Where's The Data?
The Web is amazing for answering questions. Suppose you want to answer a question like, "what does the .JPG file extension mean", then the answer is just an internet search away. Millions of answers. However, if you stray from the common path just a tiny bit things get hairy. What if you want to get a list of all file extensions? This is harder to find. Occasionally you might find a PDF listing them, but if you are asking for all file extensions then you probably want to do something with that list. This means you want the list in some computable form. A database or at least a JSON file. Now you are in the world of ‘public’ data. You are in a world of pain.
Searching for “list of file extensions” will take you to the Wikipedia page, which is open but not computable friendly. Every other link you find will be spam. An endless parade of sites which each claim they are the central repository of file extension data. They all have two things in common:
- They are filled with horrible spam like ‘scan your computer to speed it up’ and ‘best stock images on the web’ and ‘get your free credit report now’.
- They let you add new extensions but don’t let you download a complete list of the existing ones.
What I want is basic facts about the world; facts which are generated by the public and really should belong to the public. And I want these facts in a computable form. So far I cannot find such a source for file extensions. These public facts, as they exist on the internet, have morphed into a spam trap: vending tiny bits of knowledge in exchange for eyeball traffic. These sites take a public resource and capture all value from it, providing nothing in return but more virus scanner downloads. That they also provide so little useful information is the reason I have not linked to them (though they are obviously a search away if you care).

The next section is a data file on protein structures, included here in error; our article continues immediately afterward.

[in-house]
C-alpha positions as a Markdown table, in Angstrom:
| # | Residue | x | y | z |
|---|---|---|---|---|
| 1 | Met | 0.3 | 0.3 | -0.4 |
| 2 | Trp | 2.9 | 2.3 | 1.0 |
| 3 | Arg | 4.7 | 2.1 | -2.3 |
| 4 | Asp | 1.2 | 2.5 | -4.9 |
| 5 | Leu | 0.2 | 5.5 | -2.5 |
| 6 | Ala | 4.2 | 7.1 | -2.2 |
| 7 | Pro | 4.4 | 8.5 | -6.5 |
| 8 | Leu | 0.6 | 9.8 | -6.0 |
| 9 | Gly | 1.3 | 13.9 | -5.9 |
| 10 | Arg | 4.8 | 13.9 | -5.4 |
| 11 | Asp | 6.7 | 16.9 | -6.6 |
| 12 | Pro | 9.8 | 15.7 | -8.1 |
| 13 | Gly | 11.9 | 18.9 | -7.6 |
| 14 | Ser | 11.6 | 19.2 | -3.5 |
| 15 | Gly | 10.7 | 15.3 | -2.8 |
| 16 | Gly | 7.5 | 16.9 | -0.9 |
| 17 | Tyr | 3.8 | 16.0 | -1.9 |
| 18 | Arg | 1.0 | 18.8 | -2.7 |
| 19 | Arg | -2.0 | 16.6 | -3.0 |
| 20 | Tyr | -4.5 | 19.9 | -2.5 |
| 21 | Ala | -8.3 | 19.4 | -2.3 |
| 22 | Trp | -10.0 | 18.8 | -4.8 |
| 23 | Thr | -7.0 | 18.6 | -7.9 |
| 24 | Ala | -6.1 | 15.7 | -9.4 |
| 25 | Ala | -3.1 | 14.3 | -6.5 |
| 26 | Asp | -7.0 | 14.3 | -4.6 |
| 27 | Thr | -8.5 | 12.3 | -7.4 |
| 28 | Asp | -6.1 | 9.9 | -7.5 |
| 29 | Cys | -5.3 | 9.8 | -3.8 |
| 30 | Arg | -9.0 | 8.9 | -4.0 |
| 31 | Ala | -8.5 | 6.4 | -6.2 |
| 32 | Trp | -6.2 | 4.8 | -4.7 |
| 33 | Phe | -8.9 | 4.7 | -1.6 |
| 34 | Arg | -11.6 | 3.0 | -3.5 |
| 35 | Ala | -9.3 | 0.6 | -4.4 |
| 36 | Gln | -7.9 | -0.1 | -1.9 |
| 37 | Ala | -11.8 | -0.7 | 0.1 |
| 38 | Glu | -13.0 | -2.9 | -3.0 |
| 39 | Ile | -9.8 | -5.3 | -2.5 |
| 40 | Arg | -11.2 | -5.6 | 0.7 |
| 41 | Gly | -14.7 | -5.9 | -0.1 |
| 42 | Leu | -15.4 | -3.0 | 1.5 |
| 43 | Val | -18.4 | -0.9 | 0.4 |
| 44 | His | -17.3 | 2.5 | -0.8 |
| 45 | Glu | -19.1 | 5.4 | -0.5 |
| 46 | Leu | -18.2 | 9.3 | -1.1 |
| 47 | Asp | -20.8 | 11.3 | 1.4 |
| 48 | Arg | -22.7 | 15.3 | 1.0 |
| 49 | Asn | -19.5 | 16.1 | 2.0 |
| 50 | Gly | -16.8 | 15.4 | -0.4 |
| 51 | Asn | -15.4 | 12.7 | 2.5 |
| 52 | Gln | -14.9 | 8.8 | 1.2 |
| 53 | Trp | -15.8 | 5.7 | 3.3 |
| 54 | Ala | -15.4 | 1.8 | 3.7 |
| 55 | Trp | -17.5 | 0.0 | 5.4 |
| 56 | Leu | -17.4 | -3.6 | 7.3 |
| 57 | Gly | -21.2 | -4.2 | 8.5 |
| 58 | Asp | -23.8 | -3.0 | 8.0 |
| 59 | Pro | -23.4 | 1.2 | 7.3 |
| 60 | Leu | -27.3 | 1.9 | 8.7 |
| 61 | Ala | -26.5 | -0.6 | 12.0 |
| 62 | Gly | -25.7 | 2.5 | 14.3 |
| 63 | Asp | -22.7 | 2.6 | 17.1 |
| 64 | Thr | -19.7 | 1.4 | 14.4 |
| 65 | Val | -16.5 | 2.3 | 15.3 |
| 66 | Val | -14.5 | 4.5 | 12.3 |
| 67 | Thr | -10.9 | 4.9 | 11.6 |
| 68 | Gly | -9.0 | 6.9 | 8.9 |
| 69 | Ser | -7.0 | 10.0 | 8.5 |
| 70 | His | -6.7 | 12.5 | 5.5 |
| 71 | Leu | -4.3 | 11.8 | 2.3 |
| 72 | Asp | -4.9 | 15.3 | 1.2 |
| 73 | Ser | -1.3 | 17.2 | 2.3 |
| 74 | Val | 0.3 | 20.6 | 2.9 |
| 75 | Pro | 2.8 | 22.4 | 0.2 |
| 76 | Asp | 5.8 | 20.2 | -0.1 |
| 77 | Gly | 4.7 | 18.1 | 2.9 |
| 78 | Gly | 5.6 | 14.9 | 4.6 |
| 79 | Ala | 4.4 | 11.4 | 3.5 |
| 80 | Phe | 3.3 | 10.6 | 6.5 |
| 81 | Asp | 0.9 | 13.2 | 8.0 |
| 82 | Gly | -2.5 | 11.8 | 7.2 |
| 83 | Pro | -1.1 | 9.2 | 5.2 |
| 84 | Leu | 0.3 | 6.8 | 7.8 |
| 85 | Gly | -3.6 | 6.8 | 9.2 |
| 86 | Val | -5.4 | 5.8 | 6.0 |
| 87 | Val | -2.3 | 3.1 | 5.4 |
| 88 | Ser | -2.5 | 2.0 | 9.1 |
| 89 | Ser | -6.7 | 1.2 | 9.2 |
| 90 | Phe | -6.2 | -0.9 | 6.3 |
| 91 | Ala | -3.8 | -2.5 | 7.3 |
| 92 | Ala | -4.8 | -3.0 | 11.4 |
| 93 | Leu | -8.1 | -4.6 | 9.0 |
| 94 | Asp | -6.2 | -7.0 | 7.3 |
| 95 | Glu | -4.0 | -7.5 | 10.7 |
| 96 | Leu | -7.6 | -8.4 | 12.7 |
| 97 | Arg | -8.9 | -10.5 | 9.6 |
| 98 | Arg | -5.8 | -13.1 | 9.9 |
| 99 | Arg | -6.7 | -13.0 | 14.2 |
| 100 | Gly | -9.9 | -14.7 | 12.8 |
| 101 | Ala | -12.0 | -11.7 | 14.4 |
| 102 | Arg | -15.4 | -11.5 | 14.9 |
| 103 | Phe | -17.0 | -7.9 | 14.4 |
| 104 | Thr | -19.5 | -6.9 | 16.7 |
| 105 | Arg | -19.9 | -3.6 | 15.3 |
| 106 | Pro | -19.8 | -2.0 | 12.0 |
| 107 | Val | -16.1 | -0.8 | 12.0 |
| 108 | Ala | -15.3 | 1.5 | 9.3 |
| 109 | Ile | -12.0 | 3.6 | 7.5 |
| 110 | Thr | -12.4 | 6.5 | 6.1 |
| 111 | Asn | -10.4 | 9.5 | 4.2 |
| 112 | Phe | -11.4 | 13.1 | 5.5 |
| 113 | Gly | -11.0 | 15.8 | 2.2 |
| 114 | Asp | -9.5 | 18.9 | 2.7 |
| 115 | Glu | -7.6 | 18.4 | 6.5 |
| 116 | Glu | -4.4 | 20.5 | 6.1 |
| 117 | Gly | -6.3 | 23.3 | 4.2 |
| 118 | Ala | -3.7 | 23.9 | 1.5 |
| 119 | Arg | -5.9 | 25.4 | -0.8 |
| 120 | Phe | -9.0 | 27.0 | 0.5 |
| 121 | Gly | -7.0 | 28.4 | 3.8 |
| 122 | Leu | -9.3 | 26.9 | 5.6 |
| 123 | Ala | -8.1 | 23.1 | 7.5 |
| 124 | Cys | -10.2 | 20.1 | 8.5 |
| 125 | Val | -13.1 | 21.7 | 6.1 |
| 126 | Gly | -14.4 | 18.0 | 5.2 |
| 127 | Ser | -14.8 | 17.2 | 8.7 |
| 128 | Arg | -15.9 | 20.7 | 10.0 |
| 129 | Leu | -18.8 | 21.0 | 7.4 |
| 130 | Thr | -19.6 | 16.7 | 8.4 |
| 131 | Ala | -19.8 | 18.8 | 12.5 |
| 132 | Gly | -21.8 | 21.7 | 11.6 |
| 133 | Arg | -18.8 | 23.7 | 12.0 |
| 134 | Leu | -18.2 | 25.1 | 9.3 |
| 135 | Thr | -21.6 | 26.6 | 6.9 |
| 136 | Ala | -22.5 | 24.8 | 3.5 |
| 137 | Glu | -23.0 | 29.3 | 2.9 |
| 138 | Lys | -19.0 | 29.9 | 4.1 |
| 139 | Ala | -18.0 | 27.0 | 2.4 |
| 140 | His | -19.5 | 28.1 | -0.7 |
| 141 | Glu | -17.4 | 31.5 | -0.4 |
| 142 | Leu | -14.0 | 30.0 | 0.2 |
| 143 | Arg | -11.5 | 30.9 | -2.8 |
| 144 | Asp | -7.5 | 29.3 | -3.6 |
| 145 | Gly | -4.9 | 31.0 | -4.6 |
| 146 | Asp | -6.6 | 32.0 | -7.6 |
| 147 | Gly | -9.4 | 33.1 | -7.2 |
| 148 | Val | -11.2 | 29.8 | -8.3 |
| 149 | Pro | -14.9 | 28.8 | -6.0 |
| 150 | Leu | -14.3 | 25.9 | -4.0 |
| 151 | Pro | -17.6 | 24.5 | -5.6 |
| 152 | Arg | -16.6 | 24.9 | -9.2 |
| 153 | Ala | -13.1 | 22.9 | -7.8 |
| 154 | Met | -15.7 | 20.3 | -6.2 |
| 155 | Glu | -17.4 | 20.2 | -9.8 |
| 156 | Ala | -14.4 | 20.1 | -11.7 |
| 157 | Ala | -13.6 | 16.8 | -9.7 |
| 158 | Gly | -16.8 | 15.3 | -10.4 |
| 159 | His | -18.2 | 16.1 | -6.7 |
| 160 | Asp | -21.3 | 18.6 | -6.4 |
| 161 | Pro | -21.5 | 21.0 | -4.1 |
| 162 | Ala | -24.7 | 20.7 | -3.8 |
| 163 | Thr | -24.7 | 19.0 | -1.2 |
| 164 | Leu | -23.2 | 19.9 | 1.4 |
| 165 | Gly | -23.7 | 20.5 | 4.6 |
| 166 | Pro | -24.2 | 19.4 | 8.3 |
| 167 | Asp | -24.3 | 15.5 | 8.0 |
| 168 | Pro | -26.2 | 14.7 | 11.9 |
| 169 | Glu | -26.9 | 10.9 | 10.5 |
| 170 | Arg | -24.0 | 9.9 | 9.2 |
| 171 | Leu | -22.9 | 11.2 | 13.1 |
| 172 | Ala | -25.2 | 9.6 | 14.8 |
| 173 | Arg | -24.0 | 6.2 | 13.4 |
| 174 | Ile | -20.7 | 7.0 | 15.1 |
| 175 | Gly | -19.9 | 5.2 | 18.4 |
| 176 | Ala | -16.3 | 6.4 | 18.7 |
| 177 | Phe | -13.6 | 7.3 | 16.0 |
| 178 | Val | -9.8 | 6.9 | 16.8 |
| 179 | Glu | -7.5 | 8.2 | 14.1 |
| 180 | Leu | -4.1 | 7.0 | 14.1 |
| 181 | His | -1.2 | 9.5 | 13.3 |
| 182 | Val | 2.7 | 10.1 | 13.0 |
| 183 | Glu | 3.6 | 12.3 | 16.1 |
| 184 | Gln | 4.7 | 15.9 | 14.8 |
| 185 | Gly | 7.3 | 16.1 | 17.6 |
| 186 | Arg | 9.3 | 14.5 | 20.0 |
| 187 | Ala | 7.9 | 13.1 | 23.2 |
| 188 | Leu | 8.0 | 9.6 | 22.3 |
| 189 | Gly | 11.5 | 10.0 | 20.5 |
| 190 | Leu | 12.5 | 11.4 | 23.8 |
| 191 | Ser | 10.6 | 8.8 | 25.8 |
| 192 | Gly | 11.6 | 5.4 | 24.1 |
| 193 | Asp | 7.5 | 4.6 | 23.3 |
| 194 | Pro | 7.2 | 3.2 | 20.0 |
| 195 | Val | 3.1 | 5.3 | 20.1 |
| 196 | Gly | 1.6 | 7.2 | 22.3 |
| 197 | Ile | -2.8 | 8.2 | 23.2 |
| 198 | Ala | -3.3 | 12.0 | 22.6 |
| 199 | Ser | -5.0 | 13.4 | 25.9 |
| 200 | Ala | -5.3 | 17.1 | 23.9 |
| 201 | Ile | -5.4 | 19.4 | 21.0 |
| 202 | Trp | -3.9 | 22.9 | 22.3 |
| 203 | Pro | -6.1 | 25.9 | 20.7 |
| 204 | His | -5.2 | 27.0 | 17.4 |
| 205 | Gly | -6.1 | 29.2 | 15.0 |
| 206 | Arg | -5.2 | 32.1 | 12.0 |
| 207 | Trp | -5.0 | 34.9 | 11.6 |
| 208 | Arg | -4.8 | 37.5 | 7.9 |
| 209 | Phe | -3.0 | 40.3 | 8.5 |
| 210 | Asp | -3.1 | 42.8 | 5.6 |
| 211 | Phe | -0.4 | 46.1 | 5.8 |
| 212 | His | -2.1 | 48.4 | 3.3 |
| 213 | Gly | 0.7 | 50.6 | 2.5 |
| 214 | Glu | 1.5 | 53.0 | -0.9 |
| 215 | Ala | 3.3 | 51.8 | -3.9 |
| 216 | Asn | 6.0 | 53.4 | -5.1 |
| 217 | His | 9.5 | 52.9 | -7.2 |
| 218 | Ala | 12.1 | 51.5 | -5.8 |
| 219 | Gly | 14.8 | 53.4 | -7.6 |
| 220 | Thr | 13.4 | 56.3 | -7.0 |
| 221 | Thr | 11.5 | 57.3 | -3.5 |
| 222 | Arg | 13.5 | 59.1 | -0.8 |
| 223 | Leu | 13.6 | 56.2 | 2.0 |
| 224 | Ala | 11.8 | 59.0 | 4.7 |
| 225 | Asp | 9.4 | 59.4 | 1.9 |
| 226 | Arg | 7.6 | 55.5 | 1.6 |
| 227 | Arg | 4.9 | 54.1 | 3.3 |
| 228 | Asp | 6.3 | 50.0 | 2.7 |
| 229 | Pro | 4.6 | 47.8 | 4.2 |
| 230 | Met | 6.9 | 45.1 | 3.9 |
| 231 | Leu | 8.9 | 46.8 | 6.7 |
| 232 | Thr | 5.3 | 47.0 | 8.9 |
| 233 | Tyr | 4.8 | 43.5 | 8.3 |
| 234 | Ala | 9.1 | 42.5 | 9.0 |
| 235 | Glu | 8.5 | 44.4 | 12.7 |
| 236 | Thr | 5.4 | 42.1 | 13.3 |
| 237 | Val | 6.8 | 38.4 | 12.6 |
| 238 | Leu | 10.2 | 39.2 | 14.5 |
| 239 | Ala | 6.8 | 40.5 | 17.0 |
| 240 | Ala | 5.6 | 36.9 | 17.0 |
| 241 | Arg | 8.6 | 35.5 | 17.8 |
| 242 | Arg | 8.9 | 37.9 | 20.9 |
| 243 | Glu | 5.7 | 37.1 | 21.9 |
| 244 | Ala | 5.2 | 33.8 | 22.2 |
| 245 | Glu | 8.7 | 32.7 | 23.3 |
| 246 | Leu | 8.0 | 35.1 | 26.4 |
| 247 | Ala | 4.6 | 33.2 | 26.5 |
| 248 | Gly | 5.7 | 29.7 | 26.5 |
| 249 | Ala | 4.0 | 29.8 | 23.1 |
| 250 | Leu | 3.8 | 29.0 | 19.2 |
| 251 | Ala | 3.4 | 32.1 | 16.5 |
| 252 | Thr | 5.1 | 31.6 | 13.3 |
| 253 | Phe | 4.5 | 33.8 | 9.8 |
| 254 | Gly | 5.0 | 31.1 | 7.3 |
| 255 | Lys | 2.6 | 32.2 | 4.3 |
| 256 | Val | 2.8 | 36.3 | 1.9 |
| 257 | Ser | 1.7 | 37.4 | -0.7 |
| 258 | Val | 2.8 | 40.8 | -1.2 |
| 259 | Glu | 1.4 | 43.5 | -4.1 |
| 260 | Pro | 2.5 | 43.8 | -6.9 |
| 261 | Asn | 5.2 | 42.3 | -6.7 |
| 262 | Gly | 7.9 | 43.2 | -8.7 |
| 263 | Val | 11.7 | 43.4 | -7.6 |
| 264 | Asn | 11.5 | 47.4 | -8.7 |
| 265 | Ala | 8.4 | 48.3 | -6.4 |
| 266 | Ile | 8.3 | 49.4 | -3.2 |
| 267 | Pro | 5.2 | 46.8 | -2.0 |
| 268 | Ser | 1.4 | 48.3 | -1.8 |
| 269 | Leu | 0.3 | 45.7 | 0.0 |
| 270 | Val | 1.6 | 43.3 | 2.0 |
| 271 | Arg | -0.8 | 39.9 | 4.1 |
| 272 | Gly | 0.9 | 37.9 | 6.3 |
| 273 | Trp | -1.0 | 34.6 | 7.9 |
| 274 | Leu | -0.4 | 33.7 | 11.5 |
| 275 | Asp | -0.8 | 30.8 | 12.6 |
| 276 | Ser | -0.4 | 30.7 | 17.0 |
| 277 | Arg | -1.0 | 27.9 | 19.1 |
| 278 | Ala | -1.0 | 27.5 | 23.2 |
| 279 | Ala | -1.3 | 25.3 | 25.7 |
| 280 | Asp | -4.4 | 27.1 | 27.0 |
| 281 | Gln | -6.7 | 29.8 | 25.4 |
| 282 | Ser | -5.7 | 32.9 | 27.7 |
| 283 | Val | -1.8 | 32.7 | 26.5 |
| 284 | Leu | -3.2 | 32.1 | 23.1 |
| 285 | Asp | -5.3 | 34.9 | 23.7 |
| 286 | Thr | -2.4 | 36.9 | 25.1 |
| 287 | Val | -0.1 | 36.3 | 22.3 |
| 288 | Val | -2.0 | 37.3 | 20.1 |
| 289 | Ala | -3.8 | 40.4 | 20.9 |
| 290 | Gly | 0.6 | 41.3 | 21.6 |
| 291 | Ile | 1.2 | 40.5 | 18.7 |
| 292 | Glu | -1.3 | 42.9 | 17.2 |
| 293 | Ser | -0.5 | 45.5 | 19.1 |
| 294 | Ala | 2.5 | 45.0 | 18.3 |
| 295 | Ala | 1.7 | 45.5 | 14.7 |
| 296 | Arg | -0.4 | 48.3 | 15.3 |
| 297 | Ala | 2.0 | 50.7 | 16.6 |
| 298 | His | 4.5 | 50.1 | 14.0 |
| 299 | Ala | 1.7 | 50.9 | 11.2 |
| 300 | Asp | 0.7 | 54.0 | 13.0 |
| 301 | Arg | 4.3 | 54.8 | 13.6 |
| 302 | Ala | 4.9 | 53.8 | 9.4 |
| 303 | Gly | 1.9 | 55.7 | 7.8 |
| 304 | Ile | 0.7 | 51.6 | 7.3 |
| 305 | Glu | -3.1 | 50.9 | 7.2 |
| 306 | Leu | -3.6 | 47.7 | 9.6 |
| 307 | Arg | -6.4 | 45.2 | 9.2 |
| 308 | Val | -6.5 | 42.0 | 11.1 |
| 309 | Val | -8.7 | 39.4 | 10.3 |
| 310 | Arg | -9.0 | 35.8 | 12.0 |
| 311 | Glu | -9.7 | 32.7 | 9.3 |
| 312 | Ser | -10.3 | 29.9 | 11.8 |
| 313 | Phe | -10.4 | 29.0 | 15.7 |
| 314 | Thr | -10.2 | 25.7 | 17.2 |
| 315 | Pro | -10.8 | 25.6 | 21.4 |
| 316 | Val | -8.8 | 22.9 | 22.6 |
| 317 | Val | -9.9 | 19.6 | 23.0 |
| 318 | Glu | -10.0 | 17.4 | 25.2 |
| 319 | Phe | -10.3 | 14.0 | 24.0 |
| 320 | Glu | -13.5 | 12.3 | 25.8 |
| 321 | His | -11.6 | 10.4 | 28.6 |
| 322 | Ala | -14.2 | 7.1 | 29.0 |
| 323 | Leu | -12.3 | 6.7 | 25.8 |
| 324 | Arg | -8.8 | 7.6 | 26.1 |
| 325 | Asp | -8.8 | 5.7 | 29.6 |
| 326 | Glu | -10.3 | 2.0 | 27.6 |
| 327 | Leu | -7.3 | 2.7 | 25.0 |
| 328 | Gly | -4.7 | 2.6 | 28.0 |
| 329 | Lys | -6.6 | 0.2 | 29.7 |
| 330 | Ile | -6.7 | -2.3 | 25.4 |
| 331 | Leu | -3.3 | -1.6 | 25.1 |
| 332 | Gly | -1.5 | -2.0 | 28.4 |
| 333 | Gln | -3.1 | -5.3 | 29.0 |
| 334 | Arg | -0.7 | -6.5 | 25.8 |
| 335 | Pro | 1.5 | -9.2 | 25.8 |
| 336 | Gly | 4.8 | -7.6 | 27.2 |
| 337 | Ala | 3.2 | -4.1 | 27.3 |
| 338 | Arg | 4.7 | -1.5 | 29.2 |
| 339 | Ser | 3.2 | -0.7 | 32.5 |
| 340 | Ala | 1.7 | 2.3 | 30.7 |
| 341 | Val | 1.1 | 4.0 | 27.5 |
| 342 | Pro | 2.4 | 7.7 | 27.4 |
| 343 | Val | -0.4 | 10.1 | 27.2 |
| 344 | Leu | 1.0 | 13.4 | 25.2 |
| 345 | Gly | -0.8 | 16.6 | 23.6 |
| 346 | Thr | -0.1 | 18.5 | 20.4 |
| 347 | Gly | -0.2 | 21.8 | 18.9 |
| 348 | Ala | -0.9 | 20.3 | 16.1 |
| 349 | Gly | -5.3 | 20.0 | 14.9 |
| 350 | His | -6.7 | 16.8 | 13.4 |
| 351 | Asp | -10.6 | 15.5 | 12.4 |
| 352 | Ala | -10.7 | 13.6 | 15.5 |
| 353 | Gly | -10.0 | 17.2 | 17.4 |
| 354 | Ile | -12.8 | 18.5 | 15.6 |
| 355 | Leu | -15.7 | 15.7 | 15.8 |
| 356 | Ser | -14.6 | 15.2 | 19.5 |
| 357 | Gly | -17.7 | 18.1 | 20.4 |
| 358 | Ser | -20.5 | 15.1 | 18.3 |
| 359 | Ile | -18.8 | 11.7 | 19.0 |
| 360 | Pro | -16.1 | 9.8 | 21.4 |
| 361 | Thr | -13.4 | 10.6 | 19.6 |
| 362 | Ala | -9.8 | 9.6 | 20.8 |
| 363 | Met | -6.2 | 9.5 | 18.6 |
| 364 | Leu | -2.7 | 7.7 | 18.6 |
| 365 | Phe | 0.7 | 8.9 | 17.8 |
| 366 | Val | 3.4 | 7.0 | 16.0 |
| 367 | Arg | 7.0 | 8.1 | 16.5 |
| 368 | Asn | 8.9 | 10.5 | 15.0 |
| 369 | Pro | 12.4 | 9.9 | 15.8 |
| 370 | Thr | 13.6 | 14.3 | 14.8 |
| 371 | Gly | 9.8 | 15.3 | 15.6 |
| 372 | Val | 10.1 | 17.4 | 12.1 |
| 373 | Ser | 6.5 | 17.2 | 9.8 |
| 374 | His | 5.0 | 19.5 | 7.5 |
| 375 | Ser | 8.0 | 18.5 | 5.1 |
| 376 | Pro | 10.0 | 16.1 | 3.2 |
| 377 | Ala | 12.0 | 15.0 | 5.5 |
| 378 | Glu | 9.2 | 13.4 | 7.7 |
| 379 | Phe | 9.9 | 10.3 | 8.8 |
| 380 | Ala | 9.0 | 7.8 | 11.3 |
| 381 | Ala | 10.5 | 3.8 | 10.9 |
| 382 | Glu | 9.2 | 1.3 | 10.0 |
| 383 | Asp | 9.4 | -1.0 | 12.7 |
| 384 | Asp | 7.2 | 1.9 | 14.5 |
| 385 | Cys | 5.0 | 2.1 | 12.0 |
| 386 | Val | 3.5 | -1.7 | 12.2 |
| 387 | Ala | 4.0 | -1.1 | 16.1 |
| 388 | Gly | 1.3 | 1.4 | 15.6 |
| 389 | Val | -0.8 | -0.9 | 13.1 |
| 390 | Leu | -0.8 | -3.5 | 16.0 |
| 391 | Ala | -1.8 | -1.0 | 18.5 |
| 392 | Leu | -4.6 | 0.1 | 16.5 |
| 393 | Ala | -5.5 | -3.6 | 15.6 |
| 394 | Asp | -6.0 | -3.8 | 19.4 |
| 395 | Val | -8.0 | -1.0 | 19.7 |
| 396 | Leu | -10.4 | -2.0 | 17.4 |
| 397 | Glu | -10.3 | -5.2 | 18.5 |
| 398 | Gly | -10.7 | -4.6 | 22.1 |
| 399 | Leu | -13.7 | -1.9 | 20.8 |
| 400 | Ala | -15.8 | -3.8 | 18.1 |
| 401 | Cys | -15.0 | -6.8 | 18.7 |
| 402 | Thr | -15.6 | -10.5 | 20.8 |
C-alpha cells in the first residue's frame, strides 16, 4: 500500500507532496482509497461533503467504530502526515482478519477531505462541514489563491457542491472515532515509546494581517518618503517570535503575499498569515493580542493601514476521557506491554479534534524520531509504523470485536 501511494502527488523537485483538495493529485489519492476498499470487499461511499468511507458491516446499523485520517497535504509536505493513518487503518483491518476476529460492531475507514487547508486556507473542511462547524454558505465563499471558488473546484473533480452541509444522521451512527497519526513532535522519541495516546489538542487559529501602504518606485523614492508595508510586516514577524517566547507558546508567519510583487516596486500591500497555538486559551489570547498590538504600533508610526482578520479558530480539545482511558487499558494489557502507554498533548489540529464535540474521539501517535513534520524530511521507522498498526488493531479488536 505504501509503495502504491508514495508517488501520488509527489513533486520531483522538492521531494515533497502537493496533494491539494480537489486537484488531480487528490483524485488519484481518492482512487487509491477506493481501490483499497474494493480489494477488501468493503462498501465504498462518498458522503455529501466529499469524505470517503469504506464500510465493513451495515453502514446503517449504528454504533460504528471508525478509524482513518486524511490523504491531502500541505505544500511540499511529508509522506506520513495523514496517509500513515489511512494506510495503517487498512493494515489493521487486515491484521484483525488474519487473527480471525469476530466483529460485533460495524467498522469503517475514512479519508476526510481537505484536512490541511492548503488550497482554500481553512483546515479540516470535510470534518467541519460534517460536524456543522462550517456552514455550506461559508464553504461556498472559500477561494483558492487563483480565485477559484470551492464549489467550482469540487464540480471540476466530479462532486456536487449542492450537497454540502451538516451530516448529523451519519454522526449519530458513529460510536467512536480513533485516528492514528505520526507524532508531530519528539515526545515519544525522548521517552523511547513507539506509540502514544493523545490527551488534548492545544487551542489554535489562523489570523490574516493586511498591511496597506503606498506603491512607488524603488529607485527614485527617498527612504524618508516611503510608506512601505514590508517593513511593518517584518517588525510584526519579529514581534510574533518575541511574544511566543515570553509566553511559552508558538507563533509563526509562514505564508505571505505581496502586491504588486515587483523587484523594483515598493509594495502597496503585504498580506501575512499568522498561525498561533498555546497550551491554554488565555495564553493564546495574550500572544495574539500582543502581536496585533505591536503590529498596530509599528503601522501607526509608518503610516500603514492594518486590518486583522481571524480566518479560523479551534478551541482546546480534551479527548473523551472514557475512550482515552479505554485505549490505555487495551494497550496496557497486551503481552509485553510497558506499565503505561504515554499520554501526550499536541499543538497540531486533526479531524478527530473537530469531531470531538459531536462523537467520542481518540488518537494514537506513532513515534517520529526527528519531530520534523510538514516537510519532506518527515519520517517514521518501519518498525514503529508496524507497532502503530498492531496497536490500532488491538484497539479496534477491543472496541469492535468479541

The closest I can find to a computable file extension list is the mime type database inside of Linux distros. This brings up a second point. Every operating system, and presumably web browser, needs a list of all file extensions, or at least a reasonable subset. Yet each vendor maintains their own list. Again, these are public facts that should be shared, much as the code which processes them is shared.
File Extensions are not the only public facts which suffer the fate of spam capture. I think this hints at a larger problem. If humanity is to enable global computing, then we need a global knowledge base to work from. A knowledge base that belongs to everyone, not just a few small companies, and especially not the spammers.
Wikipedia and it’s various data offshoots would seem to be the logical source of global computable data, yet the results are dismal. After a decade of asking, Wikipedia’s articles still aren’t computable in any real sense. You can do basic full text search and download articles in (often malformed) wikimarkup. That’s it. Want to get the list of all elements in the periodic table? Not in computable form from Wikipedia. Want to get a list of all mammals? Not from them. Each of these datasets can actually be found on the web, unlike the list of file extensions, but not in a central place and not in the same format. The data offshoots of Wikipedia have even bigger problems, which I will address in a followup blog.
So how do we fix this? Honestly, I don’t know. Many of these datasets do require work to build and maintain and those maintainers need to recoup their costs (though many of them are already paid for with public funds). If this was source code I’d just say it should be a project on GitHub. I think that's what we need.
We need a GitHub for data. A place we can all share and fork common data resources, beholden to no one and computable by everyone.
Building and populating a GitHub for data, at least for these smaller and well defined data sets, doesn't seem like a huge technical problem. Why doesn’t it exist yet? What am I missing?